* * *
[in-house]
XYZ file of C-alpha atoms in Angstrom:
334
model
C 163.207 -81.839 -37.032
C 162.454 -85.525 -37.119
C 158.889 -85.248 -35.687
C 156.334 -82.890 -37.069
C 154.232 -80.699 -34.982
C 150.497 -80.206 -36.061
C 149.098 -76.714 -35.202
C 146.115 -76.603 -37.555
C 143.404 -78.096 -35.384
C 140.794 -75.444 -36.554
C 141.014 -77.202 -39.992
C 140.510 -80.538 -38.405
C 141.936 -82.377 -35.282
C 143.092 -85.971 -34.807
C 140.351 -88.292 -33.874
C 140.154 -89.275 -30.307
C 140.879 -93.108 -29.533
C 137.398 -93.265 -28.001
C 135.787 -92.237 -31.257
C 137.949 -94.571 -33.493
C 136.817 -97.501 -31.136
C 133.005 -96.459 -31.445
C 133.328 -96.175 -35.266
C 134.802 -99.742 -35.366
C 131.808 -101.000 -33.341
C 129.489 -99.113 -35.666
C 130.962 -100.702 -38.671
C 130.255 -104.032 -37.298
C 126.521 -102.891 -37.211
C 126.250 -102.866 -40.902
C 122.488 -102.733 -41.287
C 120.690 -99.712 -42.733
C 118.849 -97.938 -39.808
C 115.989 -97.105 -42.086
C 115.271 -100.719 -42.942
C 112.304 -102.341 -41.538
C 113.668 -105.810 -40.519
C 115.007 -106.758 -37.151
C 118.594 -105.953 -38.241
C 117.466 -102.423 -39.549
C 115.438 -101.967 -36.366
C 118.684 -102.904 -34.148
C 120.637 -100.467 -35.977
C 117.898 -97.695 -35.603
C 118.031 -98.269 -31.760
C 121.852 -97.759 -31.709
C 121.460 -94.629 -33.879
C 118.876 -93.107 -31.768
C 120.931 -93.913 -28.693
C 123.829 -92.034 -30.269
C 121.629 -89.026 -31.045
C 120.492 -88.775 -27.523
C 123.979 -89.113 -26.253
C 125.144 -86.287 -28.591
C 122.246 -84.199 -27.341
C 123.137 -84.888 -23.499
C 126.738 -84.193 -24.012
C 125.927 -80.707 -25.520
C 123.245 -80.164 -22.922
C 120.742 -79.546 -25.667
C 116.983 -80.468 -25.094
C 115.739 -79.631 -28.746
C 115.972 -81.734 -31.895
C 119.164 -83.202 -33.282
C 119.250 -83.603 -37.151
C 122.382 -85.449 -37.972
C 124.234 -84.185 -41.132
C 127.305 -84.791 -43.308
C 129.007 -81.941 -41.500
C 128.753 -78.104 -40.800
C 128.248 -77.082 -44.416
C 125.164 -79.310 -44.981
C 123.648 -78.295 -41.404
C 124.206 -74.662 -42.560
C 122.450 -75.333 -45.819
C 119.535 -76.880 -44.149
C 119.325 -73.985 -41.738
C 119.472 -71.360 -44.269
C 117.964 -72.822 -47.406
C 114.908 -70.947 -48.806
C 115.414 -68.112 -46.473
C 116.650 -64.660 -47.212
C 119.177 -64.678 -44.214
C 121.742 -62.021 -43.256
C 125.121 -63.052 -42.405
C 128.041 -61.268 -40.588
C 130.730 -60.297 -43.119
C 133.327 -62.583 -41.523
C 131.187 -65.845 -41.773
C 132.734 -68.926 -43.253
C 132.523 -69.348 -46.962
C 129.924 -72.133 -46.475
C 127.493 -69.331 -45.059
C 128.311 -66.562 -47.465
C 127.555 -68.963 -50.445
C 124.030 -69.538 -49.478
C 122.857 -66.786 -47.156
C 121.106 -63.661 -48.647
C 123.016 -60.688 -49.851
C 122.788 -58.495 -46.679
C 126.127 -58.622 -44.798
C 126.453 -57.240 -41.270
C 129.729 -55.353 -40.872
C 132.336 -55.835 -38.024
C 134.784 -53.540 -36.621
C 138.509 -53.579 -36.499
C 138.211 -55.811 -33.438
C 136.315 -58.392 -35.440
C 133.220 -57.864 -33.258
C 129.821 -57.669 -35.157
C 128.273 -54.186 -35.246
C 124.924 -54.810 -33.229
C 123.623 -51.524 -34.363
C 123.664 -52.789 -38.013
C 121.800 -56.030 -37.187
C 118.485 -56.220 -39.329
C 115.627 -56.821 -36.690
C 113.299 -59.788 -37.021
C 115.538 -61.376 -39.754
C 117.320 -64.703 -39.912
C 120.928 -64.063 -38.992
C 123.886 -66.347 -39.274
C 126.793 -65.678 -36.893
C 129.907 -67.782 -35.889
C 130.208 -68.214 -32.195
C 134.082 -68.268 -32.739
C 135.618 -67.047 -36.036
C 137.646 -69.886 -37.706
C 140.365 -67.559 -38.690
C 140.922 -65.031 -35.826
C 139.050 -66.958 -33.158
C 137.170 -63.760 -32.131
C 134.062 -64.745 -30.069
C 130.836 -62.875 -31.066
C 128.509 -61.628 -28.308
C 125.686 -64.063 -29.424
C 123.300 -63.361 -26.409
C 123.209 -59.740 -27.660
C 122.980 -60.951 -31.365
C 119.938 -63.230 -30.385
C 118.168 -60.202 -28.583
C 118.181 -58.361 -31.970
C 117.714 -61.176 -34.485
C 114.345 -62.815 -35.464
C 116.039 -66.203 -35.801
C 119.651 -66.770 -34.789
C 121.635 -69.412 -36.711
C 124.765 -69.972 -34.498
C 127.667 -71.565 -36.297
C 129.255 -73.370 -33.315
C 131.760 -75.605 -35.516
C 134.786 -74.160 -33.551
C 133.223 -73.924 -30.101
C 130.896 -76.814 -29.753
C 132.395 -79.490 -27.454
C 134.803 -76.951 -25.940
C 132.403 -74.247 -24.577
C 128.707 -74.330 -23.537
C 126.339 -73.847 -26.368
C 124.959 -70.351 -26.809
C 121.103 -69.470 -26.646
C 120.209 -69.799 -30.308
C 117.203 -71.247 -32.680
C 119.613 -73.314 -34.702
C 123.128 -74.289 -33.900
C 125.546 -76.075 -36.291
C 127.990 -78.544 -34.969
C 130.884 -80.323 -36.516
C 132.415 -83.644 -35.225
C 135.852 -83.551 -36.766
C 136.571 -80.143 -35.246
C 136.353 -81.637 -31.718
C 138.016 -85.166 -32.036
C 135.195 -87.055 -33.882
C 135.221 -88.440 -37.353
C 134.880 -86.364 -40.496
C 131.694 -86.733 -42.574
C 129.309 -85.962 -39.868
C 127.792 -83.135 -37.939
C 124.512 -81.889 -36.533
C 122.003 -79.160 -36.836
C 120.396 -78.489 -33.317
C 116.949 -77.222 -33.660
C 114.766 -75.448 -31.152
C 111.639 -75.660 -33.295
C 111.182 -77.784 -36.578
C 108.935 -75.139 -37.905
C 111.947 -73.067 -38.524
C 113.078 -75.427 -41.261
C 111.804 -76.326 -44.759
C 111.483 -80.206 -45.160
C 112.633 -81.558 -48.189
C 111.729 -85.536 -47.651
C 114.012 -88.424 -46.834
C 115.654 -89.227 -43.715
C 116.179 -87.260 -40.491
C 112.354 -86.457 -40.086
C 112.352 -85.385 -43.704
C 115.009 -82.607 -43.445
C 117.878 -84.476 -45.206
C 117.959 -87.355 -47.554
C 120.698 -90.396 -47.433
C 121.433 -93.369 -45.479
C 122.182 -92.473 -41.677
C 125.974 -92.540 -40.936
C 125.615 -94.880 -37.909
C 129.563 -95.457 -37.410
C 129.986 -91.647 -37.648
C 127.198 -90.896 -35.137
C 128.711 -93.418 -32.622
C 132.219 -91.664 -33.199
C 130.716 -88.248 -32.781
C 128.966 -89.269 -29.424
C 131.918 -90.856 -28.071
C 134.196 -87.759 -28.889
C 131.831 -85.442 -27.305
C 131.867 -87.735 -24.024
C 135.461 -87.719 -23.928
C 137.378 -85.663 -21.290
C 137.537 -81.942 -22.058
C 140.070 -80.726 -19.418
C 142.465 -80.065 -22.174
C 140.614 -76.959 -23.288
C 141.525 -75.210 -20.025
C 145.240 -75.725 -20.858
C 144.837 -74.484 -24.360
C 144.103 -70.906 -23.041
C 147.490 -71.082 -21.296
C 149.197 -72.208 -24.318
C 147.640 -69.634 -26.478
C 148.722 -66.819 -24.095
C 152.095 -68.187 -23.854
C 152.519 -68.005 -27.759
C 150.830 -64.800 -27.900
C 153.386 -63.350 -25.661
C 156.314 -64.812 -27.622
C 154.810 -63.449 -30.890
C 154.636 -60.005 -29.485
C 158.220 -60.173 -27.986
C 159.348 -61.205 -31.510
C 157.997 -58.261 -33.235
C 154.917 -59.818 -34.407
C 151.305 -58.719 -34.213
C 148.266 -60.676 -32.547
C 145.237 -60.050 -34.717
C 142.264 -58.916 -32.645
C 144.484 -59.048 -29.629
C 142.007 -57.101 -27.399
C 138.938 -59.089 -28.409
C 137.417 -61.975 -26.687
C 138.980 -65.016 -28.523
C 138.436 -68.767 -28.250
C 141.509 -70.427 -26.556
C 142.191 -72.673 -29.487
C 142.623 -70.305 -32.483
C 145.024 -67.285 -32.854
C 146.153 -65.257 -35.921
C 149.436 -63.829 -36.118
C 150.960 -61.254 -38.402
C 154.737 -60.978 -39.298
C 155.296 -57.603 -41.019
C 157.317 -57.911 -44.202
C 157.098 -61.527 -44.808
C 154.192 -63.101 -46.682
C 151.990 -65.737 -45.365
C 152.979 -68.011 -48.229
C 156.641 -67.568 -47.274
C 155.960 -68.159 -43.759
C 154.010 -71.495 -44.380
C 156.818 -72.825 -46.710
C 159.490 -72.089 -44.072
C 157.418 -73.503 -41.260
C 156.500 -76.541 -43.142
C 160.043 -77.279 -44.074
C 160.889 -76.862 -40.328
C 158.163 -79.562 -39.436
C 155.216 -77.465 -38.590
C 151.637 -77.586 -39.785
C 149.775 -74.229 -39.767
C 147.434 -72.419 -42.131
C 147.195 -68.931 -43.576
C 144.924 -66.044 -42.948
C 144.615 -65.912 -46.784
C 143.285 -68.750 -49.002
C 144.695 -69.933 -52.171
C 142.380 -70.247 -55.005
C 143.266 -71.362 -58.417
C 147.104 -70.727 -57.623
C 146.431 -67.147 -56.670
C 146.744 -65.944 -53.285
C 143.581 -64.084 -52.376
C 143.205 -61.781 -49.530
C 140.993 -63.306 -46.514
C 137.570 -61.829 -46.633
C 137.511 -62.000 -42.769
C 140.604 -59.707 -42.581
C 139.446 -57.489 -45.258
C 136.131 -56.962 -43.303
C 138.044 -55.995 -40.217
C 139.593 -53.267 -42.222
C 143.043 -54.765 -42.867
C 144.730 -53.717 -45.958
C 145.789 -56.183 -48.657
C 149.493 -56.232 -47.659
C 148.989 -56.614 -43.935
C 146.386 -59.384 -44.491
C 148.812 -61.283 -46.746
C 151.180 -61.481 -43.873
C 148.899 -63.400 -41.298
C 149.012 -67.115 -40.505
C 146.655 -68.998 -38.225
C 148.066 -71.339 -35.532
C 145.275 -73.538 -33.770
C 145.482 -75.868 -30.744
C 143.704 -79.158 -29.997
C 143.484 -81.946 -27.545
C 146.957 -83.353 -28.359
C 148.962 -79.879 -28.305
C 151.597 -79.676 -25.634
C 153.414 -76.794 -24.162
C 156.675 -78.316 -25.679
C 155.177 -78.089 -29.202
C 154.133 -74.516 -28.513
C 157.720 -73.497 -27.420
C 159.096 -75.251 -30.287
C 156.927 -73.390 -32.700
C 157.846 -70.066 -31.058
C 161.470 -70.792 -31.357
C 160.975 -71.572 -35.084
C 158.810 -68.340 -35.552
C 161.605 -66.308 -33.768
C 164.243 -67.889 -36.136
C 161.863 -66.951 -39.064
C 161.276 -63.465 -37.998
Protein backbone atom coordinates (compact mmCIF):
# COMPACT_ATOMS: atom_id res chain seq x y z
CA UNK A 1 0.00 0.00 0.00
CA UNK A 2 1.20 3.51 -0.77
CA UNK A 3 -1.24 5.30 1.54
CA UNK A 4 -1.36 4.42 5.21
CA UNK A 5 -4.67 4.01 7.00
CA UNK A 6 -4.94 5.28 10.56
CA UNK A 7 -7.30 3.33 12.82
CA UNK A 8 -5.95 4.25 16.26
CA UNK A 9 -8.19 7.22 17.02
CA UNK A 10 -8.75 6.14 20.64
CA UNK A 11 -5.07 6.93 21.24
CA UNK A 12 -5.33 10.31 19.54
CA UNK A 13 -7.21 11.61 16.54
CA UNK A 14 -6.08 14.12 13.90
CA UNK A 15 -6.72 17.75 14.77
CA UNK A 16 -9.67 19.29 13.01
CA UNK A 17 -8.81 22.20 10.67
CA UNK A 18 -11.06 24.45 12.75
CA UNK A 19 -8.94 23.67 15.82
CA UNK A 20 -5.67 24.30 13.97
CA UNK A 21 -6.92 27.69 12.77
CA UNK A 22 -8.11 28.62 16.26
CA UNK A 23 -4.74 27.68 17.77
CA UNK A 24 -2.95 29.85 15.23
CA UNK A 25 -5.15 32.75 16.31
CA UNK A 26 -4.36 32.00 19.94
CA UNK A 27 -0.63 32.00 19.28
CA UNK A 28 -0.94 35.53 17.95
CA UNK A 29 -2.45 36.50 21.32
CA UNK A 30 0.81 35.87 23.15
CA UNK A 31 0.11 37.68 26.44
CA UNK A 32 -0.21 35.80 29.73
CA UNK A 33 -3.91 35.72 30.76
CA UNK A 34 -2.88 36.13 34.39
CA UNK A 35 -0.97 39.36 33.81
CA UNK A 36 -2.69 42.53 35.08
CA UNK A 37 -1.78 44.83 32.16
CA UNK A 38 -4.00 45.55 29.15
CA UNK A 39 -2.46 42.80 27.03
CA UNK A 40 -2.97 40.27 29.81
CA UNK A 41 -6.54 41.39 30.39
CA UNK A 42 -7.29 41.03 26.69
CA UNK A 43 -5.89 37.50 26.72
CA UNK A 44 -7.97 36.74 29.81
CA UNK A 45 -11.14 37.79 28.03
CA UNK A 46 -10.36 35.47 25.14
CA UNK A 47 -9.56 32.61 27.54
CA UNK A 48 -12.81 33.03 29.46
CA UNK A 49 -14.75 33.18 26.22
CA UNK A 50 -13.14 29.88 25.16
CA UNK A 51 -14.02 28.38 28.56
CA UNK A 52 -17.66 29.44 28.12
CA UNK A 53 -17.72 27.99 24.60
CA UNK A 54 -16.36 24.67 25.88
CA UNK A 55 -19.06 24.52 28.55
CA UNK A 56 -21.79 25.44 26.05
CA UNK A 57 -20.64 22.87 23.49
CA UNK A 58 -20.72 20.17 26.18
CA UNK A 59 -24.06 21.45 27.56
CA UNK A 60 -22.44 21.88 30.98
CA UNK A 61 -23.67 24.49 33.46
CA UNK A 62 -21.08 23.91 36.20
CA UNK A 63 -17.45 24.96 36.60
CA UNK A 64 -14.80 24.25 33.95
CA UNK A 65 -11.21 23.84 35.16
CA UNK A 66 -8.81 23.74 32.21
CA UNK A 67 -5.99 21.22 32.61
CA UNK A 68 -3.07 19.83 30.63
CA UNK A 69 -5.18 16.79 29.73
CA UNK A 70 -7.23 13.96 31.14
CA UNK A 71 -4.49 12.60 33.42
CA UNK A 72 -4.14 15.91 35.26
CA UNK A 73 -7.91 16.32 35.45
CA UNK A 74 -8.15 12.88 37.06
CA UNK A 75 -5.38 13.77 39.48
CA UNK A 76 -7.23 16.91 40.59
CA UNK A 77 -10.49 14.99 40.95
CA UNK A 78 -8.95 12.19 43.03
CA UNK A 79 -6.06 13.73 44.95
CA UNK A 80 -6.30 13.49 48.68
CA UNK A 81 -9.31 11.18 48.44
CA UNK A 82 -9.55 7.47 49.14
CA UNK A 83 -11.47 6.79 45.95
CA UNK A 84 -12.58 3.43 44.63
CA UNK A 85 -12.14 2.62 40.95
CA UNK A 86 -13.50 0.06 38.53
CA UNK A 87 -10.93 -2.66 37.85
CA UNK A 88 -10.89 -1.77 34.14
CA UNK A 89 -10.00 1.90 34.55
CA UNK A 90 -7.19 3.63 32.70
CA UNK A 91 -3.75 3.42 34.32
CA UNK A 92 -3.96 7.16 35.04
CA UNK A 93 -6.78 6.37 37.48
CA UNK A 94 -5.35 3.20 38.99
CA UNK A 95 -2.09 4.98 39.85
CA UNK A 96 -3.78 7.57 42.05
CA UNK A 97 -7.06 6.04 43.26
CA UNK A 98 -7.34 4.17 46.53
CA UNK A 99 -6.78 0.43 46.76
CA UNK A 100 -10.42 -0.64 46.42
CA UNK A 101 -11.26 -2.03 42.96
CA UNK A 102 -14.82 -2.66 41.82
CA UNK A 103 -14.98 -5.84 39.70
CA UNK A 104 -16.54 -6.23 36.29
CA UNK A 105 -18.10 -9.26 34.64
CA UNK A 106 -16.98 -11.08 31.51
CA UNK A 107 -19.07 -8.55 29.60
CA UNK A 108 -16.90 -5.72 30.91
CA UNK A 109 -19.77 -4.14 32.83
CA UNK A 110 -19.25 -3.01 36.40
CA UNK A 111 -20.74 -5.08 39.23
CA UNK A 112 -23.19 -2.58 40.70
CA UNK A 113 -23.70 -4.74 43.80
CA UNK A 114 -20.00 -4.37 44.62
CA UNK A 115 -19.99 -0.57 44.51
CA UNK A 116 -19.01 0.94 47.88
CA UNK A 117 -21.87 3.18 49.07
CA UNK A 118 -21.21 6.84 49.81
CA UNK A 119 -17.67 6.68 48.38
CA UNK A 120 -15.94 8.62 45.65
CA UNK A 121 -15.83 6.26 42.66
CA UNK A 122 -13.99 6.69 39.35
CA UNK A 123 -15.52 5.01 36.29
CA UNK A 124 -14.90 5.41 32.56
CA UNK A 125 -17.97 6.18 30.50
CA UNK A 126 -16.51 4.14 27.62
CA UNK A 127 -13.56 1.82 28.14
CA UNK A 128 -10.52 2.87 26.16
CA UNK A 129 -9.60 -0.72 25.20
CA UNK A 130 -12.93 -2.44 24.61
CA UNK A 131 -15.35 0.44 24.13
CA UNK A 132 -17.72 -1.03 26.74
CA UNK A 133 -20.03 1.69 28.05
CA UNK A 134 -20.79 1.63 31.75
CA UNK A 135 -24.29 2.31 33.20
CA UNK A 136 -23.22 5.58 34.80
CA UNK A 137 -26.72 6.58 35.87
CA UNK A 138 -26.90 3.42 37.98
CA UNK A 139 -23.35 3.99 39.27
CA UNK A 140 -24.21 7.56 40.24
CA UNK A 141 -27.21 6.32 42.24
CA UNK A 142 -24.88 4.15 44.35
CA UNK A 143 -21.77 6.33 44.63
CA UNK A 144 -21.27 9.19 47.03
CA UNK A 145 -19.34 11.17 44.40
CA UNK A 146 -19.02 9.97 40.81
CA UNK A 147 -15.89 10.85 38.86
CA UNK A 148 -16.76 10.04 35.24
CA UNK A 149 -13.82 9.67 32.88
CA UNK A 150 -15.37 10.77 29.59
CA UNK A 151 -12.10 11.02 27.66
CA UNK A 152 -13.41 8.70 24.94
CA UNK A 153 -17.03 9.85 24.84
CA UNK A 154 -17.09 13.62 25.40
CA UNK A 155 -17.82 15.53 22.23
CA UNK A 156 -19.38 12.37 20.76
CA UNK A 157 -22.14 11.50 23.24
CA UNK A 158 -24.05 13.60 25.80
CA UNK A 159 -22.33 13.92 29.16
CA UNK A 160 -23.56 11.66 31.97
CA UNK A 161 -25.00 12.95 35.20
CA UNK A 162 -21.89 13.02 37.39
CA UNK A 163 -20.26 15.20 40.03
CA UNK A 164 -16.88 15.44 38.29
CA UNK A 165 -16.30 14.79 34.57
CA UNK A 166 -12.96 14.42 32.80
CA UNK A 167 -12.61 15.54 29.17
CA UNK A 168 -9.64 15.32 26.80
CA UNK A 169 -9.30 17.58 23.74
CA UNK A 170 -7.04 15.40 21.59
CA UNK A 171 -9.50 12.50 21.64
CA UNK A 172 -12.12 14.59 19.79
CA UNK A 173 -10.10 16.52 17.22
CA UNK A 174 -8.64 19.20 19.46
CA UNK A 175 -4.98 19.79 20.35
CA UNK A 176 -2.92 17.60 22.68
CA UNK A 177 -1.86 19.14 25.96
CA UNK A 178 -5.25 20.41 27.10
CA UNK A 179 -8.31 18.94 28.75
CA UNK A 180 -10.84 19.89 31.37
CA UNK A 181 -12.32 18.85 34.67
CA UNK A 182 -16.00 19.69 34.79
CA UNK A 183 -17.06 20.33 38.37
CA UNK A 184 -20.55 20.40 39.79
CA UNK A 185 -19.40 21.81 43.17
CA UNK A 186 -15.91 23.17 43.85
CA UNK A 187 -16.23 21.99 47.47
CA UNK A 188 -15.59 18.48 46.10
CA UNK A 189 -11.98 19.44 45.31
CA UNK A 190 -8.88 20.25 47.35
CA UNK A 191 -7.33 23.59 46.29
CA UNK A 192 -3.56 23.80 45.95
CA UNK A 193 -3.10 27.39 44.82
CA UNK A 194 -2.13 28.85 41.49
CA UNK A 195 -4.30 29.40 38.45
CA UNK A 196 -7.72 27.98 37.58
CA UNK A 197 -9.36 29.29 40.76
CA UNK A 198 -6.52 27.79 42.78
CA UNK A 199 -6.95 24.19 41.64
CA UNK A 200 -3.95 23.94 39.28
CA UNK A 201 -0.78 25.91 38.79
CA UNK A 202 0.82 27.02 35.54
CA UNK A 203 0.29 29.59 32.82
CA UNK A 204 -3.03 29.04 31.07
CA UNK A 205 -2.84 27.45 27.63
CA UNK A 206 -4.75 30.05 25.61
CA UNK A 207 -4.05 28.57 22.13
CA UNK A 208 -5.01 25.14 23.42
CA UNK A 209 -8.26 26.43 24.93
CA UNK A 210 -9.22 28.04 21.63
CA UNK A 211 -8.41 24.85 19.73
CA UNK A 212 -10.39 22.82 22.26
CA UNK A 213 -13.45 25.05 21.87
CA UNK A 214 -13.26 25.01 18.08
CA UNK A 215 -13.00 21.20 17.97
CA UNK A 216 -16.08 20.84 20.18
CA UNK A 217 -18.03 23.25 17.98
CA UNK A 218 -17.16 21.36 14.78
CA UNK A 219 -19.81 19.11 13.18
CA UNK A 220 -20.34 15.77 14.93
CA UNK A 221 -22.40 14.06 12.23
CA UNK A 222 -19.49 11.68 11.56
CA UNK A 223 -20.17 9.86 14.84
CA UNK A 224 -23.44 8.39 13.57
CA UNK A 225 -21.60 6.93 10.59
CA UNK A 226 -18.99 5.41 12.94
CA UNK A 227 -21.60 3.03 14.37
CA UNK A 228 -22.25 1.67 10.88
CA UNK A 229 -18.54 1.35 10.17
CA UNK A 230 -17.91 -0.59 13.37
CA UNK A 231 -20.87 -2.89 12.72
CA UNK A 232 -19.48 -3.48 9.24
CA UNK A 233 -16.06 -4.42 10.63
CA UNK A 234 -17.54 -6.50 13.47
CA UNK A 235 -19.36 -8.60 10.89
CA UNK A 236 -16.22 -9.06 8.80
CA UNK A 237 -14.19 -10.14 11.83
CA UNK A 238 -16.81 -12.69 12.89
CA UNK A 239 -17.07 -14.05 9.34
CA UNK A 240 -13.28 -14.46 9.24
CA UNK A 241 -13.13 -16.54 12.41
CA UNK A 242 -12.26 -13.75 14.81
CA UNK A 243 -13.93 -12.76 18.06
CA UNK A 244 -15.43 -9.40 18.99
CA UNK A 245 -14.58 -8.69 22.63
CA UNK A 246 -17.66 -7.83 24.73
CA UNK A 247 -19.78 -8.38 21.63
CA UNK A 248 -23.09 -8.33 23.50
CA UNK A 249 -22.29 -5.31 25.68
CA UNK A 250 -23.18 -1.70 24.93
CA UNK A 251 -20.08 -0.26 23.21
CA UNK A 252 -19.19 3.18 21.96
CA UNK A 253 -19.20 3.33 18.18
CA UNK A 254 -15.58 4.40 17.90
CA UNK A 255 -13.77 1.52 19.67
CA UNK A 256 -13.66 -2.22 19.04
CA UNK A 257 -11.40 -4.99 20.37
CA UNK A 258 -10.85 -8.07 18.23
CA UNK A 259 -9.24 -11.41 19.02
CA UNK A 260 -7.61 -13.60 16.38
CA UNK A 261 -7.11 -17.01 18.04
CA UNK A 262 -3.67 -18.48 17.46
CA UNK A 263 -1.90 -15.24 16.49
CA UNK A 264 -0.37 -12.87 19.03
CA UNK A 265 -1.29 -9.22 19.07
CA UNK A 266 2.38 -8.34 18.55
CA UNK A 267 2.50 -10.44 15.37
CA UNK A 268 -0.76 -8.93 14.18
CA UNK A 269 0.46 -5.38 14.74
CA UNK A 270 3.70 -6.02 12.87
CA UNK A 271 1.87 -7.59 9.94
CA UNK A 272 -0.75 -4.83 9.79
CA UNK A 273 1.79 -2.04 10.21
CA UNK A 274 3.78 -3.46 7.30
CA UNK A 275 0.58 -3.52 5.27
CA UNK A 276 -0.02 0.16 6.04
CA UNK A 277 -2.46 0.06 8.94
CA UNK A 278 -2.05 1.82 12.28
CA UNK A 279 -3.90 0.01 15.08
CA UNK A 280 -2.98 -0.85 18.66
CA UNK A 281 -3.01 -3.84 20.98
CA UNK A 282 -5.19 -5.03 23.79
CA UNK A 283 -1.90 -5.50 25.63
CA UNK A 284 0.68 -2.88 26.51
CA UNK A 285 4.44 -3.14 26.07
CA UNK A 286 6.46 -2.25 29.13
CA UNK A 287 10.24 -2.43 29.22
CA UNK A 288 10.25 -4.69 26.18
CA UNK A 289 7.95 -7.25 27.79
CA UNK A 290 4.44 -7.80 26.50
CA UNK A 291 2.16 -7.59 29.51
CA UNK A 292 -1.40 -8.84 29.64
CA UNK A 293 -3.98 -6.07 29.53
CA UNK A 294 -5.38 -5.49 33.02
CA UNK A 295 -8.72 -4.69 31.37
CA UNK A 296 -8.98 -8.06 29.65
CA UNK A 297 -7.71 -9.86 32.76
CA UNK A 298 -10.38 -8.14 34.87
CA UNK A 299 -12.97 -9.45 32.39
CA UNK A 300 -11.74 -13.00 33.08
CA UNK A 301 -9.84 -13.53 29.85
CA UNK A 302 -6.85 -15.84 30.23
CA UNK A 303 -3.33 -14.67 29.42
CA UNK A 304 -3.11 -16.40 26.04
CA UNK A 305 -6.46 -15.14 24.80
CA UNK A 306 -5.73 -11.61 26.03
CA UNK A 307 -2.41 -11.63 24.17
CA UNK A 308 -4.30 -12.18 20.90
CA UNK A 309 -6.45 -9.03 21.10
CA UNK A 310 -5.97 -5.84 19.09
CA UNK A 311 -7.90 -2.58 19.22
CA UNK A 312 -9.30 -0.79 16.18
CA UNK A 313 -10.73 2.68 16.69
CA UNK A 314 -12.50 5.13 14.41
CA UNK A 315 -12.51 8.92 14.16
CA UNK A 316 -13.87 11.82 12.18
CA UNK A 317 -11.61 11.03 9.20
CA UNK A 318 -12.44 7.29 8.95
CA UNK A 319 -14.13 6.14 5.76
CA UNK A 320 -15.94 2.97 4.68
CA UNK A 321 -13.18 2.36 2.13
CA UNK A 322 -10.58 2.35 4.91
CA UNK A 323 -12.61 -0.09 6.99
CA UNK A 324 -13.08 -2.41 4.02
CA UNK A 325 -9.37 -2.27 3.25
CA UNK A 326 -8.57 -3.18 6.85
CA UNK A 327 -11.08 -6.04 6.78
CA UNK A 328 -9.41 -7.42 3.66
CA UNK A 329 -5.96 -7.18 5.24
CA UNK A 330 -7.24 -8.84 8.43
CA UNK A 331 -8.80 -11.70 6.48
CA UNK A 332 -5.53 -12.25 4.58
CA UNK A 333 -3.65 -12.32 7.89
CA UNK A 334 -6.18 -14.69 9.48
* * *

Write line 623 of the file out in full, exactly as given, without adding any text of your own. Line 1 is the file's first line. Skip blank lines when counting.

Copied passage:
CA UNK A 283 -1.90 -5.50 25.63